We woke up at sunrise in Kati-Kati, and found two portable bowls of warm water outside our tent – good way to quickly fresh up before breakfast. While my omelette was being made I enjoyed the scenery to the tea – Serengeti is indeed beautiful.
We once again settled up in the car, and since we would spend at least 12 hours in the car all cushioning available where used.
The morning’s game drive presented a slew of lions, they could be sleeping or slacking off but there was in general a low level of activity as the day got warmer and warmer. We have now also learned that the clock in the car is not incorrectly set, but set to Swahili time. Swahili time starts at dawn, or 0600 so 1:34 would correspond to 07:34 – which to be honest makes quite a lot of sense as long as one is not up before 0600.
Giraffes often look well adapted to the Acacia trees while they munch on the high branches, as we saw one giraffe eat from ground vegetation it became apparent this was less well adapted but possible despite a somewhat awkward position.
Most animals we have seen are in smaller families or alone with some exceptions – zebras are larger groups or herds while wildebeest (gnu) seem only to exist larger volumes so far. Due to some weird rain patters migration was still on-going and we were hoping to be able to see a river crossing and thus drove towards Mara River in order to get there before it was too late in the afternoon.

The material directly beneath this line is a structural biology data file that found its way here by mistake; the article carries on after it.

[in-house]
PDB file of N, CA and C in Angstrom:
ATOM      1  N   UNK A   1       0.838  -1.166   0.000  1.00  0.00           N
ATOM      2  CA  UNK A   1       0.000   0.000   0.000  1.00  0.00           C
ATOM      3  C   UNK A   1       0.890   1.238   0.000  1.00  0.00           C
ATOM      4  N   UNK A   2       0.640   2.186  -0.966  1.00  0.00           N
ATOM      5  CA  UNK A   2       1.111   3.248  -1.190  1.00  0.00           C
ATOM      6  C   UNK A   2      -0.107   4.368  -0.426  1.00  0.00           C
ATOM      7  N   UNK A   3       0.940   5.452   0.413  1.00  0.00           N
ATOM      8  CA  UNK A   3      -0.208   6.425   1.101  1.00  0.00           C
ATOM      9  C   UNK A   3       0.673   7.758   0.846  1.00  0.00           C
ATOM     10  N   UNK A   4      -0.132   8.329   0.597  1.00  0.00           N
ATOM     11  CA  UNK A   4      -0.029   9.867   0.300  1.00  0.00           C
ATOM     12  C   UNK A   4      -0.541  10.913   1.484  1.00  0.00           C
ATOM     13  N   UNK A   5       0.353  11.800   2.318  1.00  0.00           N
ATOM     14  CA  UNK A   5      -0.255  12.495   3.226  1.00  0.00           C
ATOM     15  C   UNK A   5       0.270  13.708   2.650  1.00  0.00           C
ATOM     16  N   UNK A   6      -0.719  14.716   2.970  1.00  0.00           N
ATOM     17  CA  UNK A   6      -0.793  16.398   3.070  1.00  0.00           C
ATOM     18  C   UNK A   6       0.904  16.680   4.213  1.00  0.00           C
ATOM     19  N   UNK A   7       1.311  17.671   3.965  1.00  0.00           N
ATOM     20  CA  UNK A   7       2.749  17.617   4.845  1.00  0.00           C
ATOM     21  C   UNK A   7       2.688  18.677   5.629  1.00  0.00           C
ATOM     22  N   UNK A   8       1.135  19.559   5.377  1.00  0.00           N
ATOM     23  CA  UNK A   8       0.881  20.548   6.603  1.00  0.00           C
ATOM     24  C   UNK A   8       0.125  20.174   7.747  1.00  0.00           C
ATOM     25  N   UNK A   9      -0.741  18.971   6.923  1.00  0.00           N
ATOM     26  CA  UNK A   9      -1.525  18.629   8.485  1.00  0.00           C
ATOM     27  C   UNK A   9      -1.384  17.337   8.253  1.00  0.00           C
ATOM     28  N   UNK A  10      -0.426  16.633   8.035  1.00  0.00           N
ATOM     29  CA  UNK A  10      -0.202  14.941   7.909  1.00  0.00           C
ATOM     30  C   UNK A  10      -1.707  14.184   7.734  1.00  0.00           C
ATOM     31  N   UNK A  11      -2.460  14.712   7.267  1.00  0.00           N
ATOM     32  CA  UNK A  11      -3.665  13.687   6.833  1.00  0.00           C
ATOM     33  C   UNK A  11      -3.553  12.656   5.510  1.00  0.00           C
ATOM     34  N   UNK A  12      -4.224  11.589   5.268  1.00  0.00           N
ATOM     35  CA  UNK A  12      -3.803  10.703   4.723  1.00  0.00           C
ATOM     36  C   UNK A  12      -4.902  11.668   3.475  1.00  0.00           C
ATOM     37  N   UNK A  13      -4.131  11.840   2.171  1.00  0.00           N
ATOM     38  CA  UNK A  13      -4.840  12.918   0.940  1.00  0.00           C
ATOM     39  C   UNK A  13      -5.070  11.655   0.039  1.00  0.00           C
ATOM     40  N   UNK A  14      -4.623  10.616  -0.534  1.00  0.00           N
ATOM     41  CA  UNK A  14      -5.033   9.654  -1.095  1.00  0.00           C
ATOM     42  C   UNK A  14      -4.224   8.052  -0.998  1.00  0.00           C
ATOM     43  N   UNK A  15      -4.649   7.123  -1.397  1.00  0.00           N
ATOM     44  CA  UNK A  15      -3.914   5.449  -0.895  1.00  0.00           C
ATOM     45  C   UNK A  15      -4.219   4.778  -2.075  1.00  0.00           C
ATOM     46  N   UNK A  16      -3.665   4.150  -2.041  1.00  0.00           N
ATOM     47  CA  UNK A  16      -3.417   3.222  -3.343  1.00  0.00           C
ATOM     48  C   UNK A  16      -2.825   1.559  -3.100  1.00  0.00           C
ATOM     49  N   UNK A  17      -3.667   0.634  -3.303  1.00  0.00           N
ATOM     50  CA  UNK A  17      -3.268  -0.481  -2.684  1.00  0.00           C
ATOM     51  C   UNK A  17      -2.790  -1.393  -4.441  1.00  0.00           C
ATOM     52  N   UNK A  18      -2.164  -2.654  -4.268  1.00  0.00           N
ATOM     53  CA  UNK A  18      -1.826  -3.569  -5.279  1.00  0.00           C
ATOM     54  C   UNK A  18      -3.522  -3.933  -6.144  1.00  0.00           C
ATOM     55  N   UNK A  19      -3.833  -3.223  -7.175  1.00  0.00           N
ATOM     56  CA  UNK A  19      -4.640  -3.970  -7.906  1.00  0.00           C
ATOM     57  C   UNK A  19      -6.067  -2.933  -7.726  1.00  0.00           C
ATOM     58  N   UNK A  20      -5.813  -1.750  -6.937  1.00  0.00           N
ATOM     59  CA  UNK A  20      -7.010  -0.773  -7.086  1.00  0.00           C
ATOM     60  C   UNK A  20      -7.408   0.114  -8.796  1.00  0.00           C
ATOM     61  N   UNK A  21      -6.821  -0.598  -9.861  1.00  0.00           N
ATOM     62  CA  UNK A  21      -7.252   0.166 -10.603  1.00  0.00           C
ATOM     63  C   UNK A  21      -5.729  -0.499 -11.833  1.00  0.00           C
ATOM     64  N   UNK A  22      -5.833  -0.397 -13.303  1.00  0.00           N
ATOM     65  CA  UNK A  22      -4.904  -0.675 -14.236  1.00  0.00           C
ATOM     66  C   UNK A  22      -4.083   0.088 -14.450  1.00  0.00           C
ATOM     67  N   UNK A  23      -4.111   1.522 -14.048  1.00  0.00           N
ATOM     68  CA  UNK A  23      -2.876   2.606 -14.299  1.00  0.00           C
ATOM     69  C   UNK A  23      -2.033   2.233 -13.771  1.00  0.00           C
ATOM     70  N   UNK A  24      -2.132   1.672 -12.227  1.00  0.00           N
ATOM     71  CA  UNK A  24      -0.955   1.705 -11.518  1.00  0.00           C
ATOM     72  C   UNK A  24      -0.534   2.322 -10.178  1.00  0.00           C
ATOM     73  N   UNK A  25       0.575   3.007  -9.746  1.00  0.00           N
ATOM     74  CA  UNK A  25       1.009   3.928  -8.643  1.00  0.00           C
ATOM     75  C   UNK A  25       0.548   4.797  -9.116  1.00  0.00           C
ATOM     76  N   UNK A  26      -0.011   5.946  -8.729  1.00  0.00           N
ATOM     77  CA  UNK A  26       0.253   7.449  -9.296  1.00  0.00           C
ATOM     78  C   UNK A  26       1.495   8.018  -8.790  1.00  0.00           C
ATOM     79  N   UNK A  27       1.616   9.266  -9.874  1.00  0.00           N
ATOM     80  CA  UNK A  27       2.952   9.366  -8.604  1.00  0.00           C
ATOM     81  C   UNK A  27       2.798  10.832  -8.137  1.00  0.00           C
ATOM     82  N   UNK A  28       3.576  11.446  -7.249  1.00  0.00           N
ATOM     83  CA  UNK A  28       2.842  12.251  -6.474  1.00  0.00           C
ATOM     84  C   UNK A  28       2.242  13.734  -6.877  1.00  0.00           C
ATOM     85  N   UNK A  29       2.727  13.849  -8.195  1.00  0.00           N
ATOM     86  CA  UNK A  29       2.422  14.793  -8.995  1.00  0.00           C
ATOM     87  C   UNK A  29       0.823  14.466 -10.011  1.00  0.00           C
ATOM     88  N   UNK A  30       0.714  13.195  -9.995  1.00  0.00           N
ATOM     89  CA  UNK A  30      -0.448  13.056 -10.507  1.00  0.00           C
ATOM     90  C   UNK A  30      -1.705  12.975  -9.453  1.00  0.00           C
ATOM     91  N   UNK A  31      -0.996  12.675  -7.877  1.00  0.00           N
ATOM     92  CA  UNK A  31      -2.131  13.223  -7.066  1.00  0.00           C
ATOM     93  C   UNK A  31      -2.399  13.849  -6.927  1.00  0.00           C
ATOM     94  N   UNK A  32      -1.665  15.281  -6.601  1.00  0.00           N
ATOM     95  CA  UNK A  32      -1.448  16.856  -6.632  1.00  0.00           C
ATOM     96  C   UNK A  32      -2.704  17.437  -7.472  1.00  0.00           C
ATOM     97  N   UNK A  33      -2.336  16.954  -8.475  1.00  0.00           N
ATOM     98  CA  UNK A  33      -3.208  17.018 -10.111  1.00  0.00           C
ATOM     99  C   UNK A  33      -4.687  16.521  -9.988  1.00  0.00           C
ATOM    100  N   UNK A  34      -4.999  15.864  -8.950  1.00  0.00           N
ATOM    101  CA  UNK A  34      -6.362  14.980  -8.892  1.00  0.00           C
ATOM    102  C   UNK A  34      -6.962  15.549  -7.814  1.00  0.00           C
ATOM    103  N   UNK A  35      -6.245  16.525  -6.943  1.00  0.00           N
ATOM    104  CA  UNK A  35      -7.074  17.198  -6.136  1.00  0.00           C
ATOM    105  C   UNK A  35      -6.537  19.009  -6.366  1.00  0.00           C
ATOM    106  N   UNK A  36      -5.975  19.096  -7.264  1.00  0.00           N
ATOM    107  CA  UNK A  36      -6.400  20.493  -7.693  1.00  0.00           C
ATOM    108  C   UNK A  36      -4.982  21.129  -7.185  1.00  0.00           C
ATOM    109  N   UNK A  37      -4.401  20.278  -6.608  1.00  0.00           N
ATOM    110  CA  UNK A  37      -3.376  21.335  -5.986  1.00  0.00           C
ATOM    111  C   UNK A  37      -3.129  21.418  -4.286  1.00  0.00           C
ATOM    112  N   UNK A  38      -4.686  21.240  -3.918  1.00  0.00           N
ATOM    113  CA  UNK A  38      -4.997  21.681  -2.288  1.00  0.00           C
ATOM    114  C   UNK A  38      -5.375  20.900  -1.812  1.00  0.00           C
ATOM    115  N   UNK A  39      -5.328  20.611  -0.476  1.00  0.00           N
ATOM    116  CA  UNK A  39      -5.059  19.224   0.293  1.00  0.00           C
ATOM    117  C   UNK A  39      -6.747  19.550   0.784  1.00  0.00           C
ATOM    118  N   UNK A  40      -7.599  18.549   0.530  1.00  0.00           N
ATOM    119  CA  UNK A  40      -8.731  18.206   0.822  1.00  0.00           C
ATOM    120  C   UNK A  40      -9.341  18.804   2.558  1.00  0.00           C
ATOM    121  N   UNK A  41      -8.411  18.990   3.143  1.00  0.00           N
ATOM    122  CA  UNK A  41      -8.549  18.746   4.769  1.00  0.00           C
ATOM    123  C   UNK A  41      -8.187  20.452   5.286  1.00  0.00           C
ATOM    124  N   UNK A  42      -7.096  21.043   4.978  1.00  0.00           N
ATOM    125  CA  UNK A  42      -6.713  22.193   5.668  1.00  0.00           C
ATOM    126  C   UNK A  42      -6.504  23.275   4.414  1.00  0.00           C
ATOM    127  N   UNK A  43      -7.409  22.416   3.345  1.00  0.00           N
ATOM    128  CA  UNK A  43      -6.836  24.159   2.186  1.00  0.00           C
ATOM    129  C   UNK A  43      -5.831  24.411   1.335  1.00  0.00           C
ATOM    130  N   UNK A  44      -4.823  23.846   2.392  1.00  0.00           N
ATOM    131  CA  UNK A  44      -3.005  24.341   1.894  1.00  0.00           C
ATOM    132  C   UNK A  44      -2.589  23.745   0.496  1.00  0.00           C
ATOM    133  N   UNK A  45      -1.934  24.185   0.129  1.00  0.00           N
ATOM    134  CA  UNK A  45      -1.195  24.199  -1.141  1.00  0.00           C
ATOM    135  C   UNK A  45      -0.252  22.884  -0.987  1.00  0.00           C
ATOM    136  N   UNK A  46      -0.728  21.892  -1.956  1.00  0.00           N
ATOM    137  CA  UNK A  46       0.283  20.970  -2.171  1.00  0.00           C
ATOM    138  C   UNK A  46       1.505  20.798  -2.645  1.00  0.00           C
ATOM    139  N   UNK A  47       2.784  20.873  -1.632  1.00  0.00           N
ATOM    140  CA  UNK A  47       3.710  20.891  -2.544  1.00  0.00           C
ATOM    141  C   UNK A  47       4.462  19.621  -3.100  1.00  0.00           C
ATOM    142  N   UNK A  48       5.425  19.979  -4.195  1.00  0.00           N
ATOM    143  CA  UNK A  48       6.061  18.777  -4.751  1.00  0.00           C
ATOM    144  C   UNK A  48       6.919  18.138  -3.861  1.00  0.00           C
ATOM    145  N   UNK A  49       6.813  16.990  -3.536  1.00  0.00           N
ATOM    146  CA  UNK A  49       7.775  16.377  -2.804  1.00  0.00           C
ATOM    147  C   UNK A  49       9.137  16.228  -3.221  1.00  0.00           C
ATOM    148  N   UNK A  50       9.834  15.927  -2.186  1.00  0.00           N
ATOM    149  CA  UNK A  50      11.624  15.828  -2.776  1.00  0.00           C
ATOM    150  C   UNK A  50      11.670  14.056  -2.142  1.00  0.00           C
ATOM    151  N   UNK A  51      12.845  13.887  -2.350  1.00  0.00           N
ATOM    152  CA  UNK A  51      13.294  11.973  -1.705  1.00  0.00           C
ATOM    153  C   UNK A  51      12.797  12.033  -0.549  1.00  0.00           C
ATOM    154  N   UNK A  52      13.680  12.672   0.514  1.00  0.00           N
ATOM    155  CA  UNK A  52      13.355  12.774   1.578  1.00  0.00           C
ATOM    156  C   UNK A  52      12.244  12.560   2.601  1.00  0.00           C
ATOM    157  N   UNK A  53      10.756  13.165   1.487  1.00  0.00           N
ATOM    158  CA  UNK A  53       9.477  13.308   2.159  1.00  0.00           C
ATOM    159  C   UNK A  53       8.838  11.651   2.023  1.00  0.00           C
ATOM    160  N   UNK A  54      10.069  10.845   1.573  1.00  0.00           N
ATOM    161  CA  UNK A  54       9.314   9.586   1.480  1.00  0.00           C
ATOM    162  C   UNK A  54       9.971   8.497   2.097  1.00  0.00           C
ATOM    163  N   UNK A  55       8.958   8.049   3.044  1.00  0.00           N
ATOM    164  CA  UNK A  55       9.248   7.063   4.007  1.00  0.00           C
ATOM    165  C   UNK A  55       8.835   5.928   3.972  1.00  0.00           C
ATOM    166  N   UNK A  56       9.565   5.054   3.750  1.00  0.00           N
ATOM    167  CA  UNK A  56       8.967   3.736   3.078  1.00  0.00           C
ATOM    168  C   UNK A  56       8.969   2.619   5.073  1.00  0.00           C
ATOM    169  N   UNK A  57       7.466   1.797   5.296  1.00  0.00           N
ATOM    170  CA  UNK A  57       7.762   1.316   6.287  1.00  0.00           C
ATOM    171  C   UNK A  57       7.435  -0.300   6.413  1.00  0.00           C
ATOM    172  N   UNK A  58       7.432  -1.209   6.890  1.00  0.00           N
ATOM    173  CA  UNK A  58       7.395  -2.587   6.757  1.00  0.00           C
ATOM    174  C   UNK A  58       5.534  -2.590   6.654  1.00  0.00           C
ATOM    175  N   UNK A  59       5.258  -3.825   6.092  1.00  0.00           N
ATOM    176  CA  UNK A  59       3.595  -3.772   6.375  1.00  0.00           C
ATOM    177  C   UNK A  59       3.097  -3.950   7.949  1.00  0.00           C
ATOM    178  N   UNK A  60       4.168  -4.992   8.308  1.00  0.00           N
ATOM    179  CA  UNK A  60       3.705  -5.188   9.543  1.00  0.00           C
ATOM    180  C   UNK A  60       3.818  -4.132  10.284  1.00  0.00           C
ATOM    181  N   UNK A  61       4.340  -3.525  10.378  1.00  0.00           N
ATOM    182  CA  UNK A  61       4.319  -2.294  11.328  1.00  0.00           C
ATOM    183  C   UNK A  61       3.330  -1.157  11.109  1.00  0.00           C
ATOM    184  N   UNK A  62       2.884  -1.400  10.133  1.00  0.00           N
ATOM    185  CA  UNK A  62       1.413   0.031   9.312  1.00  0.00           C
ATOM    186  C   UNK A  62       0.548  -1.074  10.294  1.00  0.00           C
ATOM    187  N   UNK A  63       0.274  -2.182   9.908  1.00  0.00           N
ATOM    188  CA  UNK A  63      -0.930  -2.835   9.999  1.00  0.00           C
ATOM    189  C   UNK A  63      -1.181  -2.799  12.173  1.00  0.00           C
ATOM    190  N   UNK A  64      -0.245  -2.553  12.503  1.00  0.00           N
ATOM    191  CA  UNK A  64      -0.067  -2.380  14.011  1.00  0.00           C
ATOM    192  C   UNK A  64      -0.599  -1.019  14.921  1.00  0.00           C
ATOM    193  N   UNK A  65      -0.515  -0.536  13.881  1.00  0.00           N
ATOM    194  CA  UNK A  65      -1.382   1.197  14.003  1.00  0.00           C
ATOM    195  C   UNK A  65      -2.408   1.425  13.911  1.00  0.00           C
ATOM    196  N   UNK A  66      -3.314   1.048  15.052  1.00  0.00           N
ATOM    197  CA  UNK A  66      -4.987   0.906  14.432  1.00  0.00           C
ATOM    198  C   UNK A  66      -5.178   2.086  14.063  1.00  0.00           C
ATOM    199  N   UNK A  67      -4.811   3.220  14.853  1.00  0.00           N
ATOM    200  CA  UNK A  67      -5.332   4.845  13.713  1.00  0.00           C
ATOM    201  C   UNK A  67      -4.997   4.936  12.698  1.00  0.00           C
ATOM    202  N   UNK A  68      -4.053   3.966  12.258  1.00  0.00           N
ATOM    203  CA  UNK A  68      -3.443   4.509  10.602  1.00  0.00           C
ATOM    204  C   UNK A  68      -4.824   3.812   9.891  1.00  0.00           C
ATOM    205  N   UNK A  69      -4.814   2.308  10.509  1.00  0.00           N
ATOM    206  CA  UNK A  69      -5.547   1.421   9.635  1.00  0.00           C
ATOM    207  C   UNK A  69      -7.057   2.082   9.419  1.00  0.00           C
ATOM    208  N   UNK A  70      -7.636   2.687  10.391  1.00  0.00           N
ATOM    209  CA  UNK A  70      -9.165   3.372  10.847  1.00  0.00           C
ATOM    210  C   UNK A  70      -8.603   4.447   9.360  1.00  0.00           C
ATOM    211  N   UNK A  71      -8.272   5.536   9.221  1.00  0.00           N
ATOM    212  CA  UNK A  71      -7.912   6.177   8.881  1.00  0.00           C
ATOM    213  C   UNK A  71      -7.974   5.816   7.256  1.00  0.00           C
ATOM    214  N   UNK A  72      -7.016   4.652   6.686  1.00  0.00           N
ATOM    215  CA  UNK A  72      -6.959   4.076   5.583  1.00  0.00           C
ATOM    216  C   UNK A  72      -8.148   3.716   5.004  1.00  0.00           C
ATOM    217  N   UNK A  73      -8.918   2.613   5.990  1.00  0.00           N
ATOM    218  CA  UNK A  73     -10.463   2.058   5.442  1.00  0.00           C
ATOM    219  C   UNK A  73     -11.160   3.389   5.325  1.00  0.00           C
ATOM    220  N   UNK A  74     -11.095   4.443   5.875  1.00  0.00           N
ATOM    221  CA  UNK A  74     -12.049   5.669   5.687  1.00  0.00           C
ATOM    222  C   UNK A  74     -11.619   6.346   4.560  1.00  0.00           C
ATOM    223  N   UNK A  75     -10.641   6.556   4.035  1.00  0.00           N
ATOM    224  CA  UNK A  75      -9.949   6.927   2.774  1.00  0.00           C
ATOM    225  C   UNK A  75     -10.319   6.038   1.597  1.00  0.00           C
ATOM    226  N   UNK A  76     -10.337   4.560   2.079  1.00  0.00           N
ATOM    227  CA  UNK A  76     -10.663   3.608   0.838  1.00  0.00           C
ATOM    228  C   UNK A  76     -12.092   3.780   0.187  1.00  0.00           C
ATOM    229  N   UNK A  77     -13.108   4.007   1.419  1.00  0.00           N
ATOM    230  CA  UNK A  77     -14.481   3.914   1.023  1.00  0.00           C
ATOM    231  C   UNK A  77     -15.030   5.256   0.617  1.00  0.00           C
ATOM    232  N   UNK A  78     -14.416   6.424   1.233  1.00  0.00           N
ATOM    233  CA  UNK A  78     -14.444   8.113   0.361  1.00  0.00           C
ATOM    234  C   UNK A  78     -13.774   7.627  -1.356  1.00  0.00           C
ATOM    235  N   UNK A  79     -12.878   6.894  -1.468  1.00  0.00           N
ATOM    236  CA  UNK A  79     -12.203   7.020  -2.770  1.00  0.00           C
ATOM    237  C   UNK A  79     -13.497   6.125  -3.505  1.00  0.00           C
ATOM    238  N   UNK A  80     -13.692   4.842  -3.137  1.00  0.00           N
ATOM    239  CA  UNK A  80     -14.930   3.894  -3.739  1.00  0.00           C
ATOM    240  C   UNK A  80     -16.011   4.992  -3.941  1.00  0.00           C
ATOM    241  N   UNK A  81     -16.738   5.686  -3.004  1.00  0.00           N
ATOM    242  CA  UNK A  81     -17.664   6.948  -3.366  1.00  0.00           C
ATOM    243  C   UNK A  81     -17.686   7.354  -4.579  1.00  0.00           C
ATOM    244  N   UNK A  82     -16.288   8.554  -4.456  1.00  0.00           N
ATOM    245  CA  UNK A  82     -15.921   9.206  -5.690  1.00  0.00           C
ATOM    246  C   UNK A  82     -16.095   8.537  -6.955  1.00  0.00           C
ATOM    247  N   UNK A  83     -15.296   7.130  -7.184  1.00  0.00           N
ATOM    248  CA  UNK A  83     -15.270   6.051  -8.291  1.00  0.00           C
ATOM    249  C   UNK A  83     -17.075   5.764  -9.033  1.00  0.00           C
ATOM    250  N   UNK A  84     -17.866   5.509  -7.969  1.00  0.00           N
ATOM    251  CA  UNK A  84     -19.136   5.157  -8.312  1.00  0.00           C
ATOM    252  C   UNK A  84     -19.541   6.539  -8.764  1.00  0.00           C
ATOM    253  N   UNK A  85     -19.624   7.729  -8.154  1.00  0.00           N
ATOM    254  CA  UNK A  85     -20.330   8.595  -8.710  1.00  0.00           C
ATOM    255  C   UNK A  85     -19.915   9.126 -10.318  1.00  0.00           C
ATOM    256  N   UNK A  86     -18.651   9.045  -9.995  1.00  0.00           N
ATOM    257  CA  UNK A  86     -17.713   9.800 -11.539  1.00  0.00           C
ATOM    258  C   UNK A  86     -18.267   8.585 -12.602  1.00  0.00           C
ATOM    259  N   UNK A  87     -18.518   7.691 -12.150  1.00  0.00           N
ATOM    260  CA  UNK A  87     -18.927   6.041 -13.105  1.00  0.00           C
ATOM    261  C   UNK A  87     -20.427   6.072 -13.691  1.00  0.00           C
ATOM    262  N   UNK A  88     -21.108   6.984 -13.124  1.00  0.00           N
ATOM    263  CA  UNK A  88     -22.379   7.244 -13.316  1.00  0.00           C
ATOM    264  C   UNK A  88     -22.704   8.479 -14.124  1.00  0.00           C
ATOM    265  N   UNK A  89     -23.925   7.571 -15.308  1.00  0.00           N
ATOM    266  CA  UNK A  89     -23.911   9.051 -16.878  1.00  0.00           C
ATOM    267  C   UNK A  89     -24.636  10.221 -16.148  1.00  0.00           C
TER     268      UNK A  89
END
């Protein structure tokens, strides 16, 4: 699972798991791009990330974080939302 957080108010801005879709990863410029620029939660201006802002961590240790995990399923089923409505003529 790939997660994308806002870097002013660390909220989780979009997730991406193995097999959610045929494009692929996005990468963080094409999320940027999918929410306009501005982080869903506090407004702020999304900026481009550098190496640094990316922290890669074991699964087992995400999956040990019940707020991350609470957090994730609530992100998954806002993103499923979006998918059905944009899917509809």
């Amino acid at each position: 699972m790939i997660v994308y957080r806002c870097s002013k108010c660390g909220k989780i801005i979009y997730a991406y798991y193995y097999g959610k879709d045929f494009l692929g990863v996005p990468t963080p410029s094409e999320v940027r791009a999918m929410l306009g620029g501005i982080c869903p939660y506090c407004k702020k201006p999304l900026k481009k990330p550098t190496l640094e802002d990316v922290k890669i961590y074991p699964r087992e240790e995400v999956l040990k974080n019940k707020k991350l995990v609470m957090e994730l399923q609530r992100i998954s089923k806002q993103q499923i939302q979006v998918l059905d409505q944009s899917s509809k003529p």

We got there and found a smaller group (a hundred?) about to cross – just when a few gnus in the front checked the water another car came in close and disturbed them. Thanks Obama. Matthew explained that gnus were very into the whole “follow the leader” but interestingly the leader did not have to be another gnu – on the contrary zebras were the favored leaders, since they had great sight and in general seem to make better decisions than gnus – which perhaps isn’t saying that much.
As we headed for the Northern Wilderness Camp we passed a handsome elephant and it’s easy to become blasé of all the animals during a safari but they still have something majestic although sad about their lumbering way. After a bit of searching we got to the camp for the day and had another nice three course dinner. During dinner Matthew pointed no groups had seen a crossing in two days according to the other guides but we crossed our fingers for tomorrow as we went to bed.
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